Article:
Istook to offer bill to protect religious rights for schools

Rep. Ernest Istook (R-Okla.) is expected to introduce a constitutional amendment to protect religious expression in schools and on other public property soon after the Supreme Court decides two landmark cases about the displaying the Ten Commandments on public grounds. The court is expected to announce its decision by Monday.

Rep. Ernest Istook (R-Okla.) is expected to introduce a constitutional amendment to protect religious expression in schools and on other public property soon after the Supreme Court decides two landmark cases about the displaying the Ten Commandments on public grounds. The court is expected to announce its decision by Monday.

This is the first time the Supreme Court has ruled on a case regarding the Ten Commandments since 1980, when the court banned them from display in public-school buildings.

Istook’s amendment, the “Pledge and Prayer Amendment,” could be the next chapter in an ongoing battle over the propriety of religious expression on government-owned property. In seeking to establish a new constitutional protection for religious expression, it would also signal a new challenge of the federal judiciary by congressional Republicans.

Conservative lawmakers, including House Majority Leader Tom DeLay (R-Texas), have grown increasingly outspoken about what they perceive to be “judicial activism” by federal judges. They point to recent rulings about gay marriage, mandatory-minimum sentencing and Terri Schiavo, the brain-damaged Florida woman who died after a federal judge overturned a congressional decree to reinsert her feeding tube in March.

In addition, Roy Moore, chief justice of the Alabama Supreme Court, sparked a national controversy in 2004 when he lost his post after refusing to remove a Ten Commandments monument from the state courthouse.

The Pledge and Prayer Amendment “would allow the display of the Ten Commandments and other historical religious documents on public property,” “allow greater freedom for students who wish to pray” and “allow students to recite the entire Pledge of Allegiance” — including the line “one nation, under God” — according to bullet points put out by Istook’s office.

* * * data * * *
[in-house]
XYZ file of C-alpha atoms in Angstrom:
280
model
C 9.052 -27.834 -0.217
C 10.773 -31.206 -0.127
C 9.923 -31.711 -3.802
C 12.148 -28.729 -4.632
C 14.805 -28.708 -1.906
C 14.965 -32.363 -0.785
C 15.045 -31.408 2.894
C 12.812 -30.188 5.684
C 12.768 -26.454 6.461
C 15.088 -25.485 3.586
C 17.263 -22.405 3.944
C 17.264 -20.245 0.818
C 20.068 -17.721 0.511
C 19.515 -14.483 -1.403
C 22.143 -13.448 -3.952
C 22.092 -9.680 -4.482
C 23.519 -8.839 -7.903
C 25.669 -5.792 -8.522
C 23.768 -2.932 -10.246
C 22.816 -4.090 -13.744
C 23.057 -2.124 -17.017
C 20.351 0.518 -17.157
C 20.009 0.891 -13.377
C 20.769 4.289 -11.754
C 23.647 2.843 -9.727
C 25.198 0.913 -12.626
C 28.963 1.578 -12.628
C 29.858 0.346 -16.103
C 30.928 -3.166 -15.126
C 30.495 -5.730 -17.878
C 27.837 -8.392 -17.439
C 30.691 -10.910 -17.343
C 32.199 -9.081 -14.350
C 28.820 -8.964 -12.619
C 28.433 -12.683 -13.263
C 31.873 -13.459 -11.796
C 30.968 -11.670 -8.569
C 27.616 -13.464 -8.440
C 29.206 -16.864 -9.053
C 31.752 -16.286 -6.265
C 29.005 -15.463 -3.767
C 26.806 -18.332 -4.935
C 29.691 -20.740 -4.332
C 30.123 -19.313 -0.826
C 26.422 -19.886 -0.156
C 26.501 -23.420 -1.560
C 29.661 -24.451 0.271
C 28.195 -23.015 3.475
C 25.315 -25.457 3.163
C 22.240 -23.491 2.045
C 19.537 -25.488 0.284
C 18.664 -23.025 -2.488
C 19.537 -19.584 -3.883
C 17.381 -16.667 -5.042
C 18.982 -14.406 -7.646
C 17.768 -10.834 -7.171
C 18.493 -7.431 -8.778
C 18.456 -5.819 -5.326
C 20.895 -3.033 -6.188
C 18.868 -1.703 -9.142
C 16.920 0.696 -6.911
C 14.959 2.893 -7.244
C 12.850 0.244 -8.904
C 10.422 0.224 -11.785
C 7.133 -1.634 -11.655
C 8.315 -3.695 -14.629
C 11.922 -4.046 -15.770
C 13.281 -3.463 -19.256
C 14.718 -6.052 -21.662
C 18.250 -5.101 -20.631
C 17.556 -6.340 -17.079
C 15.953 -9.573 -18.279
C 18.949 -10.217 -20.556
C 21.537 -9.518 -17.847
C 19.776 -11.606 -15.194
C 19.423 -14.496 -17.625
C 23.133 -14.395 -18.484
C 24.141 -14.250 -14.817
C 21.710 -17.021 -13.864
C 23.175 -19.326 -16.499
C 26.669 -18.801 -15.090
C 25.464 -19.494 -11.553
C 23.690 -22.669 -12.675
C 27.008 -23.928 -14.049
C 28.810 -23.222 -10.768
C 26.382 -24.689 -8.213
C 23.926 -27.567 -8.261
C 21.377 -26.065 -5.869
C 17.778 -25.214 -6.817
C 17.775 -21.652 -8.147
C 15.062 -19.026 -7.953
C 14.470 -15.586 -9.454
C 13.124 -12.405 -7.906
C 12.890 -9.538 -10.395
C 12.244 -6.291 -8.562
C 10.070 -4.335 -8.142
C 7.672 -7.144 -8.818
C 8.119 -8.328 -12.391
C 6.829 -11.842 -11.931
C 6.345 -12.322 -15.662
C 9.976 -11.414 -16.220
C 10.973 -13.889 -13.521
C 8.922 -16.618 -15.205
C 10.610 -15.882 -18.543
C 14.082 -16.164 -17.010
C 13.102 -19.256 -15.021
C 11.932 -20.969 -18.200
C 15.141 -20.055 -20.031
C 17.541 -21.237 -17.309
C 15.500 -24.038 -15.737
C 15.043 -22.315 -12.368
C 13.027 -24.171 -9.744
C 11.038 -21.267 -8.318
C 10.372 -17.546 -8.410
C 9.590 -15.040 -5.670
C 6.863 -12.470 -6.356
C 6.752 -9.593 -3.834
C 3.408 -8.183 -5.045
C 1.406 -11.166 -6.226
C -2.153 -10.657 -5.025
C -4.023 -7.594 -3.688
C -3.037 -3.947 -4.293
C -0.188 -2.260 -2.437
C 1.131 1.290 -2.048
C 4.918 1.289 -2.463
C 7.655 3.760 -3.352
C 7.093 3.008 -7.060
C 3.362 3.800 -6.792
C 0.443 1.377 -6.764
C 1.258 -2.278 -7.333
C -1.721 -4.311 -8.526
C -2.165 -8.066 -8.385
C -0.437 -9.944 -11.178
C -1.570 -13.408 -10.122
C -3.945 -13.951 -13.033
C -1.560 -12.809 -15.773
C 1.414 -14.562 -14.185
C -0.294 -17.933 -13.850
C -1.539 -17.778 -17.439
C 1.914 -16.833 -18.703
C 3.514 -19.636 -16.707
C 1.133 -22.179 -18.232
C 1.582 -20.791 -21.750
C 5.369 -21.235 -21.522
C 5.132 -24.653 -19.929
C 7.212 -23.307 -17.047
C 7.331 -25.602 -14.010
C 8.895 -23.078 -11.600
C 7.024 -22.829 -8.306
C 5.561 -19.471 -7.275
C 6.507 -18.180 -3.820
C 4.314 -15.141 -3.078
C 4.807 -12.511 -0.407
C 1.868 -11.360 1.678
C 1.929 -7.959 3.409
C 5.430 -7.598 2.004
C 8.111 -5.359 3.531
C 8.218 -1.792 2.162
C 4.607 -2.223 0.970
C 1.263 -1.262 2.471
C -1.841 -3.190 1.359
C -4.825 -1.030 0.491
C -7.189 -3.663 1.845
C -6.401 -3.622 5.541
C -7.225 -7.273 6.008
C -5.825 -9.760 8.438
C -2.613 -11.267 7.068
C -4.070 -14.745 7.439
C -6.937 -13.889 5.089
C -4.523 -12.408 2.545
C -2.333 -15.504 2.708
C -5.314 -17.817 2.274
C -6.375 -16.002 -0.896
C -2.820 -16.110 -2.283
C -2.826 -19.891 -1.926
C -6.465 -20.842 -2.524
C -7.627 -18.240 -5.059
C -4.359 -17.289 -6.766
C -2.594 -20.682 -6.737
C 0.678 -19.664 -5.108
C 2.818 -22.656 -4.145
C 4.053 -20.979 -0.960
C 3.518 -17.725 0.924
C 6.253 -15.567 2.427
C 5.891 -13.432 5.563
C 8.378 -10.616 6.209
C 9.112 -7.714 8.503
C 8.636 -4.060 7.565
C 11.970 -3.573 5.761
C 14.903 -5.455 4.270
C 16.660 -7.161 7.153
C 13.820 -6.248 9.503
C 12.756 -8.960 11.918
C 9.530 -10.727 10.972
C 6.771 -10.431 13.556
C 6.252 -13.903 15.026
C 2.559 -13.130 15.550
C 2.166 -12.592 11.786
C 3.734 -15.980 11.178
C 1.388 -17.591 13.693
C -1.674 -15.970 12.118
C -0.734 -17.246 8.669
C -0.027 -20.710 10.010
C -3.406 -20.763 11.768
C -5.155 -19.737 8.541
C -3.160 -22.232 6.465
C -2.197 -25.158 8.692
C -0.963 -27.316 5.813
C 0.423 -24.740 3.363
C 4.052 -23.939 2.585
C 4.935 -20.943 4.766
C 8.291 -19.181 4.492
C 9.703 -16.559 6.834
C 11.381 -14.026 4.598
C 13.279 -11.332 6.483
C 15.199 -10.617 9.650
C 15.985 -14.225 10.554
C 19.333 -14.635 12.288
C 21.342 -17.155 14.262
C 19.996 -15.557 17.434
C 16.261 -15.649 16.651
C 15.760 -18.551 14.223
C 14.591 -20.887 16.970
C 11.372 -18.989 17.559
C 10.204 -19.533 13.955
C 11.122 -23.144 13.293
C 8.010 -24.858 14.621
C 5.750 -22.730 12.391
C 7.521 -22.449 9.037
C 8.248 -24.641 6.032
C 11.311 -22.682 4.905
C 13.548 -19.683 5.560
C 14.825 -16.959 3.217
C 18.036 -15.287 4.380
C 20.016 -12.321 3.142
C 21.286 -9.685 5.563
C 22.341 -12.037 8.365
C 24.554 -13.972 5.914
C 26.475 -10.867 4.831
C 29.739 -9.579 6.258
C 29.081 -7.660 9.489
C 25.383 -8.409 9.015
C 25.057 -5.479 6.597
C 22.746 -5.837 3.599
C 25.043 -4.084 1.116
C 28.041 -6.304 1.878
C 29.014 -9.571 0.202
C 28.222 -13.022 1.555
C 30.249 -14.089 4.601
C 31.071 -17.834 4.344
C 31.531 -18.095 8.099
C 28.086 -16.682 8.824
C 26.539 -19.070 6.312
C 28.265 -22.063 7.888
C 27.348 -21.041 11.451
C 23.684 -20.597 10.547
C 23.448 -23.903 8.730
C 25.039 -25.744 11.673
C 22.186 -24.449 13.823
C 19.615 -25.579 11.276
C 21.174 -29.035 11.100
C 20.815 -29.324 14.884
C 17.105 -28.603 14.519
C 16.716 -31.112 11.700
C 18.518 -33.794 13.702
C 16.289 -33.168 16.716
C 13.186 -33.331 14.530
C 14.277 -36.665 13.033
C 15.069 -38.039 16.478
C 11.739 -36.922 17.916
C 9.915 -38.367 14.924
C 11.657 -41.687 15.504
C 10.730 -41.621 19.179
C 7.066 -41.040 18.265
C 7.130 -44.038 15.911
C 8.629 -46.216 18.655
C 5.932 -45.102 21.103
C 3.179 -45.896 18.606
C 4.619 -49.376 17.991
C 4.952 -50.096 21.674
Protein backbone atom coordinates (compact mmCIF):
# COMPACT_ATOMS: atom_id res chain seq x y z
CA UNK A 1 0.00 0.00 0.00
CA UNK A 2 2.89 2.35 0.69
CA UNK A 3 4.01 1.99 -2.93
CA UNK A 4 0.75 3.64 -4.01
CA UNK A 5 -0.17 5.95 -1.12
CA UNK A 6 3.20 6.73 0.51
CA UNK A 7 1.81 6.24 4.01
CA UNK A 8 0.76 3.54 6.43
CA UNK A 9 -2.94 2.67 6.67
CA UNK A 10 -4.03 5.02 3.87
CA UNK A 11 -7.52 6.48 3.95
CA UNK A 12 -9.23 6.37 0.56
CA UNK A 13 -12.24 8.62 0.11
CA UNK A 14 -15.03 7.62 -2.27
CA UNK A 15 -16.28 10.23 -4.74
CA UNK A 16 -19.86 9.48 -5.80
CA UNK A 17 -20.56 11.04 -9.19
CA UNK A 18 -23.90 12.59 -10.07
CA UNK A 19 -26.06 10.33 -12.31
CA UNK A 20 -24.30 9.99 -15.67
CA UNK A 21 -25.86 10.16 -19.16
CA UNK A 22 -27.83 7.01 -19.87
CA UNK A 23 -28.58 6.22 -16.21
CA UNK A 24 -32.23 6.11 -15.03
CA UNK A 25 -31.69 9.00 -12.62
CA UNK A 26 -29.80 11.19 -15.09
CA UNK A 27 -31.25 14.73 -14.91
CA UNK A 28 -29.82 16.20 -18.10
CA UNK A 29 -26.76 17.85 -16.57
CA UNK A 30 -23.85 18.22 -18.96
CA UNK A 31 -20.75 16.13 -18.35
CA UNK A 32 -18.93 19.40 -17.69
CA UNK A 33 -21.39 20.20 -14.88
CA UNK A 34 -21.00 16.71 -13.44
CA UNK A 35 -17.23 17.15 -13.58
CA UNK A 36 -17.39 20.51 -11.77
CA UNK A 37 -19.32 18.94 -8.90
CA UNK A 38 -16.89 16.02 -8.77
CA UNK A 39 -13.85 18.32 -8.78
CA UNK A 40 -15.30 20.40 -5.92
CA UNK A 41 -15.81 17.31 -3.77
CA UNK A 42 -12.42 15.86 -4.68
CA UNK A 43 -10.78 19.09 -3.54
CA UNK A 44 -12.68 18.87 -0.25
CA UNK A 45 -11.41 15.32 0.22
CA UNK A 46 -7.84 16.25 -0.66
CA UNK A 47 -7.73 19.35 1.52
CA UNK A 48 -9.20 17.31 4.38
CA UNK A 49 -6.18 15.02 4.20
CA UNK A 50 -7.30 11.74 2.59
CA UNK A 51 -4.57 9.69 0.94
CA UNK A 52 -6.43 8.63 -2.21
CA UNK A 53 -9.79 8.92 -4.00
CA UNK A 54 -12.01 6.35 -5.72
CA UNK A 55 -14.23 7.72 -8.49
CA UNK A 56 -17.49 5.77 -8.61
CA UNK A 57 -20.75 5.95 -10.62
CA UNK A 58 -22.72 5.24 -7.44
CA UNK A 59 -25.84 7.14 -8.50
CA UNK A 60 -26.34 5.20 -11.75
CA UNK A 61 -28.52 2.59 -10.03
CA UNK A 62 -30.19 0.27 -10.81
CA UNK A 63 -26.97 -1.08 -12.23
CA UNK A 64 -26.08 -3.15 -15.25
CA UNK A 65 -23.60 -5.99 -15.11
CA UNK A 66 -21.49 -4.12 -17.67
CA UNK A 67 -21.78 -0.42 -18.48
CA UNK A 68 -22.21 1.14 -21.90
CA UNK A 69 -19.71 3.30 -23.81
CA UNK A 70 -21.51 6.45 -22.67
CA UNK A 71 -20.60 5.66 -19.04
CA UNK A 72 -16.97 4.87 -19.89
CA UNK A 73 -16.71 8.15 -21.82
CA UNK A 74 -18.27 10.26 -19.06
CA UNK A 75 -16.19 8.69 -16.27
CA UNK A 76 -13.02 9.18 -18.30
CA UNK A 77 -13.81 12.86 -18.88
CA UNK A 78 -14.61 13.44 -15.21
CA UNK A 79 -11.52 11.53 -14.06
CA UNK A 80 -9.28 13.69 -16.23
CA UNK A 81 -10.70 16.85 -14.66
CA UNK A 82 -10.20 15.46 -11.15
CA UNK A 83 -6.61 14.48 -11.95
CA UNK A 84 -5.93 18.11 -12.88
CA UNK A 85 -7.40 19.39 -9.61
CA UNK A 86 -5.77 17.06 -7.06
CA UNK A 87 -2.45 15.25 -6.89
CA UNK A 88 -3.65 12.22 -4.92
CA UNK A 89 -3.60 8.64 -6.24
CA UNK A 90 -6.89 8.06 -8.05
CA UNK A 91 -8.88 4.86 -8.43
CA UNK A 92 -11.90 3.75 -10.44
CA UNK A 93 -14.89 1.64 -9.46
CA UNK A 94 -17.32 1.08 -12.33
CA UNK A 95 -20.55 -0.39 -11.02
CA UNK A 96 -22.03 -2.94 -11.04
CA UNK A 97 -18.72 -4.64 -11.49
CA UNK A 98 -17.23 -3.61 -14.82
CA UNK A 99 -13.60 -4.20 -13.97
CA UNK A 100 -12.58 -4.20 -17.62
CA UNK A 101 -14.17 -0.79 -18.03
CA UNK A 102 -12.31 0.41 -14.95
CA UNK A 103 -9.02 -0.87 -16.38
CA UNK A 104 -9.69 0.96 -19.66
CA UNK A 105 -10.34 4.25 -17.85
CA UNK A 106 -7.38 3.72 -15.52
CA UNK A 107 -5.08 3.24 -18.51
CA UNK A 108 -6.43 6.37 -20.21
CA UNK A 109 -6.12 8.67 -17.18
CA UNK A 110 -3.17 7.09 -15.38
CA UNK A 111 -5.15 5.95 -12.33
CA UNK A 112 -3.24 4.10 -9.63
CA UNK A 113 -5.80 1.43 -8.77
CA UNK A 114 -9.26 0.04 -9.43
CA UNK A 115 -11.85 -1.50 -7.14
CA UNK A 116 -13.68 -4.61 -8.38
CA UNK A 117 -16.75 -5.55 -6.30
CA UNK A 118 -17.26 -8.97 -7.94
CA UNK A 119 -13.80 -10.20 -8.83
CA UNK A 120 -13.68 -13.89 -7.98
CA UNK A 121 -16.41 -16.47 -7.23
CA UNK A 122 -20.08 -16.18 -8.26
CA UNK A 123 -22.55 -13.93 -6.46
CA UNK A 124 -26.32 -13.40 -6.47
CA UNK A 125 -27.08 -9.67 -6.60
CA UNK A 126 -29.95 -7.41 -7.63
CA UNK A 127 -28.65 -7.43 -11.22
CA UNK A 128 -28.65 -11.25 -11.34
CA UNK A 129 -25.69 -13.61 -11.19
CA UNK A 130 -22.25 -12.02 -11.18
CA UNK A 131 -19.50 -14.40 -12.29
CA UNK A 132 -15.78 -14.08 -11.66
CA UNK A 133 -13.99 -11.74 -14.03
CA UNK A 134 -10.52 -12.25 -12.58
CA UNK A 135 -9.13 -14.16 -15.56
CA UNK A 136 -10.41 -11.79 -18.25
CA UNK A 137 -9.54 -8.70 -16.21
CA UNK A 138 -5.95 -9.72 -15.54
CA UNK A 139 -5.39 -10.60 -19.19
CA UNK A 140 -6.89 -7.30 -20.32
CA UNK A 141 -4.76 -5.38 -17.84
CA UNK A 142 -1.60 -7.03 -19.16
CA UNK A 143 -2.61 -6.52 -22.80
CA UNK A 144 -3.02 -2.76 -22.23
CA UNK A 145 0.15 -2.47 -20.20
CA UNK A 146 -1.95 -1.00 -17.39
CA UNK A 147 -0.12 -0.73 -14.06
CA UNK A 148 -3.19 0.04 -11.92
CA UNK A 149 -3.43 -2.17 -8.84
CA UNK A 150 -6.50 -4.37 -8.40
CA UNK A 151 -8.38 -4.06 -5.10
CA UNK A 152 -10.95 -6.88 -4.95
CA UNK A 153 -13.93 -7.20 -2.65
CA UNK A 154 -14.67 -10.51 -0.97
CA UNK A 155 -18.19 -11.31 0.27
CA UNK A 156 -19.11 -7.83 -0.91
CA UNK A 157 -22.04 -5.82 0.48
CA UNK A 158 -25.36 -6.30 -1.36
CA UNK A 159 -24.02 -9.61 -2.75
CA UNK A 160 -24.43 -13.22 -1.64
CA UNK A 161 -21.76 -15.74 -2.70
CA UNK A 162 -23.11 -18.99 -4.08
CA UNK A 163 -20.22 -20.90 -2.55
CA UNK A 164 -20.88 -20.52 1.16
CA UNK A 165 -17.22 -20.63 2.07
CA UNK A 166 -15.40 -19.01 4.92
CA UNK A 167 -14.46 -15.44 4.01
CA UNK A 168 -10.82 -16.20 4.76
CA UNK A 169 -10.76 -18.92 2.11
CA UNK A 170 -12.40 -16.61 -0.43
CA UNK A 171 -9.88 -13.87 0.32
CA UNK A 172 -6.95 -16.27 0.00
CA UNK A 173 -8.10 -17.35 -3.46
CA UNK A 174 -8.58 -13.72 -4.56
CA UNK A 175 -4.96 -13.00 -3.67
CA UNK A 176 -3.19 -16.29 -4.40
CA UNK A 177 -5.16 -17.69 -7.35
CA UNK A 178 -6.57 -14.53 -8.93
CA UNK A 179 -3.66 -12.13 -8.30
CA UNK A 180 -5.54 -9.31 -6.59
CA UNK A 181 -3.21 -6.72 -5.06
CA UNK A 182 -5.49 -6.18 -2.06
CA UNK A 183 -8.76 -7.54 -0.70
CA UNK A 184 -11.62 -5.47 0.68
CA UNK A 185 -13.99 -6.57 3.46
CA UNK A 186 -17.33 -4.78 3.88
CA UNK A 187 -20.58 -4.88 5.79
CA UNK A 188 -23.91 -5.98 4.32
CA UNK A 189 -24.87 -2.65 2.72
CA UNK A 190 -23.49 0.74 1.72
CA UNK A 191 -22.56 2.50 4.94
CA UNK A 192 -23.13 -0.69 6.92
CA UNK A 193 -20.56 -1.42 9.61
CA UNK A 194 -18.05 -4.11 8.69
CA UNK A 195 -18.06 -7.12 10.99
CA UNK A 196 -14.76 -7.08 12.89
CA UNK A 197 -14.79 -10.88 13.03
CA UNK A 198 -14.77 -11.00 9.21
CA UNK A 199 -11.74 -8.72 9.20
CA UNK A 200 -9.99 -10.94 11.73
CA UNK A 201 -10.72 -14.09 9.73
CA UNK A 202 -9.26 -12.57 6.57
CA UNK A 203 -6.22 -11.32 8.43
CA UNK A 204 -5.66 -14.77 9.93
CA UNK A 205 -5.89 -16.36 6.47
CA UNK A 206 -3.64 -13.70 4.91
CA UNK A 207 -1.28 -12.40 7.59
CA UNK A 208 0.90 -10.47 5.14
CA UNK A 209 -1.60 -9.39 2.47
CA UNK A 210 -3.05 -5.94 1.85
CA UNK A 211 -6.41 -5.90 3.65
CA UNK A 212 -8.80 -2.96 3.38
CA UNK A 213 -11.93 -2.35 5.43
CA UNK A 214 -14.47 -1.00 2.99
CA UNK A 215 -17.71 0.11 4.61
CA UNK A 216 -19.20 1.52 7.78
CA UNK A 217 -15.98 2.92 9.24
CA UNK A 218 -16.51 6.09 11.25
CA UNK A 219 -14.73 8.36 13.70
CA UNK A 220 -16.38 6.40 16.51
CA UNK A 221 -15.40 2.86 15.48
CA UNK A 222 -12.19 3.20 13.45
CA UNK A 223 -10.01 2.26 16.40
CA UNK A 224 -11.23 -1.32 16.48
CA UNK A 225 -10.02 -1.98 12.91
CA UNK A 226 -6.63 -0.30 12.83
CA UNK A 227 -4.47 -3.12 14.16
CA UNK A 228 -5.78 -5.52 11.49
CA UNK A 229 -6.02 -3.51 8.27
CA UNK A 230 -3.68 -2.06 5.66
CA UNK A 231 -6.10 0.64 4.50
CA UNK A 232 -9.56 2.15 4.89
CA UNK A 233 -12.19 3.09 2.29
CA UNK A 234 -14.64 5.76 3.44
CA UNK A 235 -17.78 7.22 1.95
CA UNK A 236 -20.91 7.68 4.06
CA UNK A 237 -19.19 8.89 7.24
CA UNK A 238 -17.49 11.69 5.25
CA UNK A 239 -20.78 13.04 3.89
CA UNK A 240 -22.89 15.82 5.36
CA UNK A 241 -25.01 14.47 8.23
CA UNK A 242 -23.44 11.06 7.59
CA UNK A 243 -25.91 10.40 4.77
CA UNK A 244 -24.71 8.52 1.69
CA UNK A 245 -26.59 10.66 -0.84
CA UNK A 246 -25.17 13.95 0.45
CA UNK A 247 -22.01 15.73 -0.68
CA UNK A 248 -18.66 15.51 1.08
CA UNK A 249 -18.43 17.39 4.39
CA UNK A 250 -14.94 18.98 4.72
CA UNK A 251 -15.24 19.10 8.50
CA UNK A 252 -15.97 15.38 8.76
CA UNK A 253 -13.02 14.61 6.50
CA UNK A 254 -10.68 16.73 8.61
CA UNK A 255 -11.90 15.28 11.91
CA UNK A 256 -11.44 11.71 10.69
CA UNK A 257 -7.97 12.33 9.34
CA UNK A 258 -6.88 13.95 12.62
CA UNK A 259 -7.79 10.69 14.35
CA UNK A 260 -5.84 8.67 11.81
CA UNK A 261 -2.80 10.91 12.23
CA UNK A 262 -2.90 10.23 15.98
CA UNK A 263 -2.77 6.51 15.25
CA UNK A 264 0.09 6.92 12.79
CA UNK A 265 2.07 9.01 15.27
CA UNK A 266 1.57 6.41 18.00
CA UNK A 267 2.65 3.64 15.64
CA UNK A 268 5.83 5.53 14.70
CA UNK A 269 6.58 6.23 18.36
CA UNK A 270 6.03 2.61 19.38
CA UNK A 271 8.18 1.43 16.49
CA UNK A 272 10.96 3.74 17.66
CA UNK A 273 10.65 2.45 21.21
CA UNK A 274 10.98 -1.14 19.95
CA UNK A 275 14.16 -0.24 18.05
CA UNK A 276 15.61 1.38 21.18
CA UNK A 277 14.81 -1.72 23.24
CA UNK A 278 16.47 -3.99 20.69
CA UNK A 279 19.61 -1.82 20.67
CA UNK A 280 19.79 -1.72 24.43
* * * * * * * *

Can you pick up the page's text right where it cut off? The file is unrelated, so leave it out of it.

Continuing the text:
Istook has introduced comparable legislation in the past. In 1998, a similar amendment received a majority of support in the House but did not get the two-thirds majority required to pass a constitutional amendment. Istook said a typical amendment to the Constitution usually requires seven separate votes on the House floor before being passed into law.

Istook is reintroducing his amendment now because he feels the upcoming Supreme Court decision, whatever the ruling, will spur the national dialogue on this sensitive subject.

“I think we’re entering a fresh era where the bad court decisions are beginning to accumulate and weigh heavily on people’s minds,” Istook said last week.

The bill already has 45 co-sponsors, and Istook’s office has been circulating a “Dear Colleague” letter to build support for the legislation.

The Supreme Court is set to announce its decisions in Van Orden v. Perry and McCreary County v. ACLU before it recesses at the end of this month. The Van Orden case concerns the requested removal of a Ten Commandments monument from the grounds of the Texas statehouse, while the McCreary County case regards the legality of hanging framed copies of the Ten Commandments in the courthouses of two Kentucky counties.

In the Van Orden case, the lower court ruled that the monument, which was donated to the state in 1961, was primarily nonreligious. In McCreary County, the lower courts ruled that the display was unconstitutional.

Jonathan Turley, a professor at the George Washington University Law School who has followed both cases closely, said the high court could split its decision because the details of each case are so different.

The greater debate in both cases concerns the Establishment Clause of the First Amendment, which prohibits federal and state governments from establishing or funding an official religion. Conservative scholars argue that the clause was never intended to bar religious expression.

Men in Black, written by Mark Levin, a constitutional scholar often cited by DeLay, argues the doctrine of separation of church and state originated in a letter that Thomas Jefferson wrote to a group of Baptists in Danbury, Conn., and not from any section of the Constitution itself.

Turley said that a minority of legal scholars holds this view but that it has become the most prevalent rationale for any argument against the separation for church and state. Regarding the Istook amendment, Turley said that American voters have been reluctant to amend the Constitution except in extreme conditions.

“The American people have had an overwhelming disinclination to meddle with the Constitution,” Turley said.

The amendment comes at a difficult time for White House and the Congress, should Chief Justice William Rehnquist resign at the end of the current session, as expected. Turley said partisan rhetoric would be inflamed by a contentious confirmation battle over his successor.

“This is going to fuel the controversy with the regard to the next Supreme Court nominee,” Turley said.